Candidates bring heat at Evening Star

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DUMMERSTON CENTER — The Evening Star Grange was a sauna Thursday night, as the three Democrats vying for the two seats in the Vermont House answered questions about the legalization of marijuana, whether they supported a carbon tax, education funding and school consolidation and gun 'safety' - not control.

With the retirement of longtime Rep. David Deen, D-Westminster, and the plan by Rep. Michael Mrowicki, D-Putney, to seek another term, newcomers Cindy Jerome and Nader Hashim, both of Dummerston, also announced their candidacies for the Windham-4 seat. There are no known Republicans or independents seeking the seats.

Mrowicki, Jerome and Hashim will face off on Aug. 14 during the statewide primary, and then run unopposed in the Nov. 6 General Election. The district includes the towns of Westminster, Putney and Dummerston.

Many of the questions submitted by the audience dealt with school funding and governance issues.

"We have a great school. Why would we want to change it?" said Jerome to applause.

Mrowicki said that Dummerston school had "some of the best outcomes in our state."

And Hashim, who said he had a young daughter in the school, said he had no difficulty making the same pledge and would follow the public vote.

When it came to the issue of gun safety, Hashim, who is a Vermont State Police trooper, said he favored a more extensive background check requirement, and waiting periods.

He said gun safety would help prevent suicides as well.

"I've seen a lot of gun violations in Vermont," he said, with some experiences "burned in my memory."

Safety in the schools should be increased, he said.

Jerome said from 2011 to 2016, there were 400 gun deaths in Vermont -- with 89 percent of the deaths from suicide.

Increased gun safety measures could help attack that problem, she said.

Mrowicki said the recent death of a Vermont Department of Public Safety employee, at the hands of her former boyfriend, had struck a deep nerve with legislators, who knew the Barre woman from her work in the Legislature on the marijuana registry.

Gun violence, he said, "is becoming very personal."

Jerome, one of the challengers, has a long history of service to Dummerston. She is currently the town moderator and previously served on the select board, including time as the chairman. She is the executive director of the Holton Home and Bradley House, both extended care facilities in Brattleboro.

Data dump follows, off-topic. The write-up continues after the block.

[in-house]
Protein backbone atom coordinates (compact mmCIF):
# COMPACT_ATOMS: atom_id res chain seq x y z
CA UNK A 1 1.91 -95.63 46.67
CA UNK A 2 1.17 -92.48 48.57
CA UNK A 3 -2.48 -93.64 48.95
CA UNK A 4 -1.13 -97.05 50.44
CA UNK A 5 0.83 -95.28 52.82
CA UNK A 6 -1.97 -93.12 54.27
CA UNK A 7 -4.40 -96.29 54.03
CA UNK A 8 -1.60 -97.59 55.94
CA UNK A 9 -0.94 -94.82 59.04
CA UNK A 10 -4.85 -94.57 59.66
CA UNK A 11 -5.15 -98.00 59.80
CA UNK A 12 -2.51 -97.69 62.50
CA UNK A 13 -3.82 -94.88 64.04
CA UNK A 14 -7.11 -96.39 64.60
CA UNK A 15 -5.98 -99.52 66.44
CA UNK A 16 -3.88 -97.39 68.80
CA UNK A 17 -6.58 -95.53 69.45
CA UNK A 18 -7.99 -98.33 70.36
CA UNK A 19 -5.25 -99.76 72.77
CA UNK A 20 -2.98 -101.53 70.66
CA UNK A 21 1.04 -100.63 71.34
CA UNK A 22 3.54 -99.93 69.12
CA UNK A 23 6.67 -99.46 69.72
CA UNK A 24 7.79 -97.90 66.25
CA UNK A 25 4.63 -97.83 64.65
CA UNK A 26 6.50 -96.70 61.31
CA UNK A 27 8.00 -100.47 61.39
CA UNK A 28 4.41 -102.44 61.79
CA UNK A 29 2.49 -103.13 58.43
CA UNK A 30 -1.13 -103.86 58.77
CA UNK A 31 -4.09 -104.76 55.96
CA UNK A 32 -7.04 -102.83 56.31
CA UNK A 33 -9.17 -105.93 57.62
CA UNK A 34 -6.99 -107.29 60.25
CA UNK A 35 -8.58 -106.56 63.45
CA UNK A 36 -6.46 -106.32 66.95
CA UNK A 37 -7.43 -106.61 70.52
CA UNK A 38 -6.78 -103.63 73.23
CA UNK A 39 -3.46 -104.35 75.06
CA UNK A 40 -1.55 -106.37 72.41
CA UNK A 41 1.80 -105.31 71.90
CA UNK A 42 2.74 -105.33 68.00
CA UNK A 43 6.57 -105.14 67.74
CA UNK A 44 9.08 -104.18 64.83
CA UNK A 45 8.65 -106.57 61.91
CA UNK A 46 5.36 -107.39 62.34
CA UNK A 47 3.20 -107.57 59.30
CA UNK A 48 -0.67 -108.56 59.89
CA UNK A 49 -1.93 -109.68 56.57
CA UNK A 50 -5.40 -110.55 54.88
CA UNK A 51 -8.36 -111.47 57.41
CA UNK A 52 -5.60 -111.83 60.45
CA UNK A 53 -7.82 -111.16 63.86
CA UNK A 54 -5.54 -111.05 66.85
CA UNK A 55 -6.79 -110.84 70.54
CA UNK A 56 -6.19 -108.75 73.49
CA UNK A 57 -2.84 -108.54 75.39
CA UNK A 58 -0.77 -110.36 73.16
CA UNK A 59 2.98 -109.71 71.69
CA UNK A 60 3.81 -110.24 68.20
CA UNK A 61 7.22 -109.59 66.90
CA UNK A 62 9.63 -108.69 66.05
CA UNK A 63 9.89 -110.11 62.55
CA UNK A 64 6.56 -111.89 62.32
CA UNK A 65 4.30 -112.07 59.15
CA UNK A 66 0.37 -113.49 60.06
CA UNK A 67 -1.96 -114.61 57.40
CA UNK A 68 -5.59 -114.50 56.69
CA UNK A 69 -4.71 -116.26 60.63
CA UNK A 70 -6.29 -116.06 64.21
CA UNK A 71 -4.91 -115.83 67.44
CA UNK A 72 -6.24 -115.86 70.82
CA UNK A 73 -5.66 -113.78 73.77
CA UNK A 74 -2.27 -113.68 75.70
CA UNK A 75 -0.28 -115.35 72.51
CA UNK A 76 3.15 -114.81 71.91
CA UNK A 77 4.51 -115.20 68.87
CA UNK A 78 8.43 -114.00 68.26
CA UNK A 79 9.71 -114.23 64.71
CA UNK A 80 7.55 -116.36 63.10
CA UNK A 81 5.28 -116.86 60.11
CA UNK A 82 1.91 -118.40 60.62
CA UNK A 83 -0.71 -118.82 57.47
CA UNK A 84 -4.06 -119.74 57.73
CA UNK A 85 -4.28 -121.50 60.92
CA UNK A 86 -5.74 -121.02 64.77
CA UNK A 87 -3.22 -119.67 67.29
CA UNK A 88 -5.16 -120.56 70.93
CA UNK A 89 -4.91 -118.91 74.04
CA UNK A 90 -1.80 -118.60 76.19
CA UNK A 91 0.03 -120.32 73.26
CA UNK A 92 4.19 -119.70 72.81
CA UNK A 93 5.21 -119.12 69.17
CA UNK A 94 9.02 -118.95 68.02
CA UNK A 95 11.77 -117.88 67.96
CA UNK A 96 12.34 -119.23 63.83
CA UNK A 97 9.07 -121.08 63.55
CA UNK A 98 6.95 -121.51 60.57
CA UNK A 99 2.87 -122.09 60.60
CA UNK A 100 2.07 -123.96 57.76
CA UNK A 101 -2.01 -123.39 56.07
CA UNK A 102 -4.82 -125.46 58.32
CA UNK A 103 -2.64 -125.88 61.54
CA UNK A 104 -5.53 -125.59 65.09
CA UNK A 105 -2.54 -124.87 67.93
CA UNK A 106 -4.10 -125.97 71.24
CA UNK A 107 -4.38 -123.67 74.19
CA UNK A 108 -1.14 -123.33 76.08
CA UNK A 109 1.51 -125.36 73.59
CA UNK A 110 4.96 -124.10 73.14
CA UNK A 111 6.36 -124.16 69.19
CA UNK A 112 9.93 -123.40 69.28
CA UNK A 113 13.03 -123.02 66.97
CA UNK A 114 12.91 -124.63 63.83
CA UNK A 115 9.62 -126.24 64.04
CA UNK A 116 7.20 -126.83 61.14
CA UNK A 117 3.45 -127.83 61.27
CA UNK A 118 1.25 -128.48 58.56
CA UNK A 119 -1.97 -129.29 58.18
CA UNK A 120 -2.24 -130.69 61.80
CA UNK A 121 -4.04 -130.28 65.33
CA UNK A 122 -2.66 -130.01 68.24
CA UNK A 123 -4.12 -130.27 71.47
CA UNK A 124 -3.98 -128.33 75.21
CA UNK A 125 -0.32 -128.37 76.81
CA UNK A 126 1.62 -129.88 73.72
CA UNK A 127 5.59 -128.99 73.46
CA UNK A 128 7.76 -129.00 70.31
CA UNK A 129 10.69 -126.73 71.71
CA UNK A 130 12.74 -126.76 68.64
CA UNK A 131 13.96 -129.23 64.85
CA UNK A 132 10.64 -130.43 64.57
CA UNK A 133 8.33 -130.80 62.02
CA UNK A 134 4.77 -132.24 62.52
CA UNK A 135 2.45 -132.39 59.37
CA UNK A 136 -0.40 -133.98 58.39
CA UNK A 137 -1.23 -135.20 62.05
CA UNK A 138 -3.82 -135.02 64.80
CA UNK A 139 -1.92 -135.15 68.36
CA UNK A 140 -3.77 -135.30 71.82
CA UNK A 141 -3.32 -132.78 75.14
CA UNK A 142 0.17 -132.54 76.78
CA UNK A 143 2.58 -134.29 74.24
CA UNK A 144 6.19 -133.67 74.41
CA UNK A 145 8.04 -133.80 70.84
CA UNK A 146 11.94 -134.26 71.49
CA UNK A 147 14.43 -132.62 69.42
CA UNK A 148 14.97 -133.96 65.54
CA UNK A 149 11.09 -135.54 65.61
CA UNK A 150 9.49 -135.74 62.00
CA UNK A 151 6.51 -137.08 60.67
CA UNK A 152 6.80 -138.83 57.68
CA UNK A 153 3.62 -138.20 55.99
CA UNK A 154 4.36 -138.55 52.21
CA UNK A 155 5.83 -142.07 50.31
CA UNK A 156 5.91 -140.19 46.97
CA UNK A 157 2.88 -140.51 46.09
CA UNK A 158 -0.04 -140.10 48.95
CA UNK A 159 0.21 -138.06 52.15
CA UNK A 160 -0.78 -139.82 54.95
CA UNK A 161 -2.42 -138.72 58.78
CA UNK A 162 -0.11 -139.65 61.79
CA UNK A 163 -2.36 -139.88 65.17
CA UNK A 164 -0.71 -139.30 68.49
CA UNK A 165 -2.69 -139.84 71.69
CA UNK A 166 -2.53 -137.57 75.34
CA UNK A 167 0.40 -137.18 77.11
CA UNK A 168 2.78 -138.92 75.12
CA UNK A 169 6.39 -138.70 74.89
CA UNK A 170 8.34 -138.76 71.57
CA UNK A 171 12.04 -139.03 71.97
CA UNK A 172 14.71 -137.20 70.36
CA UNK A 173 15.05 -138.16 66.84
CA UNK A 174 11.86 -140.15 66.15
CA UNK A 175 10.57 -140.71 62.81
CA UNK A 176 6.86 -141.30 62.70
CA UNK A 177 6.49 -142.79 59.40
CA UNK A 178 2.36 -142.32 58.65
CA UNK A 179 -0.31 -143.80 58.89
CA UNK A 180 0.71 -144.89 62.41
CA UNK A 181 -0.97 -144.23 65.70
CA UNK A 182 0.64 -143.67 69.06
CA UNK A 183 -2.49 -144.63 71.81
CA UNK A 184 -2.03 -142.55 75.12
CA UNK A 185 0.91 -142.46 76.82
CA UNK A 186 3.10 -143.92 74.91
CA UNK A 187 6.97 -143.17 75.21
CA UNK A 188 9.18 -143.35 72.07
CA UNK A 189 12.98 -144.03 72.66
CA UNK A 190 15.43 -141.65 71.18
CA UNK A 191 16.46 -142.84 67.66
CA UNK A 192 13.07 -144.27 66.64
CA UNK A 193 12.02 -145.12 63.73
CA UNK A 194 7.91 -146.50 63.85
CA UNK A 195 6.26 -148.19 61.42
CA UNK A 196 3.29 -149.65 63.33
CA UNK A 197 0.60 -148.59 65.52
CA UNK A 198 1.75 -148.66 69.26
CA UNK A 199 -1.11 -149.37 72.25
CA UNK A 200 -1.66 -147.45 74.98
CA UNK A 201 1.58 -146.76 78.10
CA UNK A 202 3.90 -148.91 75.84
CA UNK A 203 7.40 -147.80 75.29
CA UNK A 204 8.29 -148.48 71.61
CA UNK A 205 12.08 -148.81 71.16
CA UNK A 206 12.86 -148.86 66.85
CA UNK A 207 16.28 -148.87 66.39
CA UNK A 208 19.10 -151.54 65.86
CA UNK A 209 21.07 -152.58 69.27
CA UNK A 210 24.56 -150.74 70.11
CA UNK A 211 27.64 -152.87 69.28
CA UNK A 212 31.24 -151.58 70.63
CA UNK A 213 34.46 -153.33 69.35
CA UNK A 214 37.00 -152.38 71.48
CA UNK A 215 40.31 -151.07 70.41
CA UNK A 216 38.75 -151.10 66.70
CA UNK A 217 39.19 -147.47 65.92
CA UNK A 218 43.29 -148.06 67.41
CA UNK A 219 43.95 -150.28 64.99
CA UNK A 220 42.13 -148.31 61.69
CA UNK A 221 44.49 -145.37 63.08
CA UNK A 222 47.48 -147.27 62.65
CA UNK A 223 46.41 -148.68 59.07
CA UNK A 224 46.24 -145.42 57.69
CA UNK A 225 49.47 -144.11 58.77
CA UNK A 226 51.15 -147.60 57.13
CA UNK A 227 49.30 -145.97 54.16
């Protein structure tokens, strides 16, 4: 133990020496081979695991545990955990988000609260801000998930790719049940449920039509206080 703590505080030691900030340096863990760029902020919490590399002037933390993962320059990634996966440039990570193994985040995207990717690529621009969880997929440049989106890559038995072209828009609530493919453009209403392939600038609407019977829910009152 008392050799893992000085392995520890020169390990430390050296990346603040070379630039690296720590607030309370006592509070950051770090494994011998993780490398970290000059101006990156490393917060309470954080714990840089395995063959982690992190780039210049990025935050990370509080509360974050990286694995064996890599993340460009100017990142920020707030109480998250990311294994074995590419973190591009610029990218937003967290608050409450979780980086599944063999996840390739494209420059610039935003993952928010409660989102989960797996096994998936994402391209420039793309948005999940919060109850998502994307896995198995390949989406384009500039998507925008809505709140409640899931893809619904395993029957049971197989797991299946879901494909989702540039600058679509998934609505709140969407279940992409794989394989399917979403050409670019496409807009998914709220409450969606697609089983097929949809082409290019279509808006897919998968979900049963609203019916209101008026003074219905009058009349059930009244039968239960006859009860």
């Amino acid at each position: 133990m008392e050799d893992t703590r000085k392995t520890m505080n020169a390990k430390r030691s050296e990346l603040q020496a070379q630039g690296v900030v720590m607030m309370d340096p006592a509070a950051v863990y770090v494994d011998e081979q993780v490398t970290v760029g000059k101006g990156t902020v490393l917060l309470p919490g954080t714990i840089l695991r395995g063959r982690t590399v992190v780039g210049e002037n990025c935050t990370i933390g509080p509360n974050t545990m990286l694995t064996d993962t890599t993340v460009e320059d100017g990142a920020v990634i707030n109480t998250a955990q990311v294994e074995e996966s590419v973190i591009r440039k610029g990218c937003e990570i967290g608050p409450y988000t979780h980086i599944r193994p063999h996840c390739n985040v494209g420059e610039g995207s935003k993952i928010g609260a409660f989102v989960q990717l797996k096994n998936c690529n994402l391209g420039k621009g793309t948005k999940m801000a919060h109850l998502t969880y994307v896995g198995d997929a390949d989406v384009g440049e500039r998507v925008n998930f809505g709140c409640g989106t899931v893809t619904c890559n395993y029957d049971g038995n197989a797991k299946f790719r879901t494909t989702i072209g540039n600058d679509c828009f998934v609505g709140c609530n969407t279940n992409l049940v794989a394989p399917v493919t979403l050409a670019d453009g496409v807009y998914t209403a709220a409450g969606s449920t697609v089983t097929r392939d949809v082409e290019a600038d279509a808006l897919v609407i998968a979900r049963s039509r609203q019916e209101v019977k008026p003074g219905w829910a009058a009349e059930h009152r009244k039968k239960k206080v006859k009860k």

Hashim moved to Vermont seven years ago to join the state police, and he's patrolled the Windham County region ever since.

Hashim said he had been in love with politics ever since he was a kid.

He told the 60-plus people on hand at the grange hall that his job could have made him pessimistic about the current state of Vermont.

"Hope is very much alive, thank you," he said. If elected, he said, his plan is to help the most vulnerable.

His regular job, he said, is devoted to "helping to keep all of us safe."

Jerome described herself as a progressive Democrat, and she said her priorities are investing in people.

She said she oversaw a $3 million budget running the two homes for the elderly, while also managing a large construction company to boot.

She said she believes in "fiscal common sense." She also said that the current minimum wage of $10.50 is inadequate. "That's poverty wages," she said.

The candidates said they would support taxing and regulating marijuana. As of July 1, it is legal to possess one ounce of marijuana, two mature plants and four immature plants.

"I think we're moving toward tax and regulate," said Mrowicki, who said the House didn't have the votes to override a veto by Gov. Phil Scott on the issue.

Hashim said he supported the concept of people's privacy of their own homes, "as long as they don't get behind the wheel."

He said the state should tax marijuana sales, but keep large corporations selling marijuana out of the state.

Contact Susan Smallheer at ssmallheer@reformer.com or at 802 254-2311, ext. 154.

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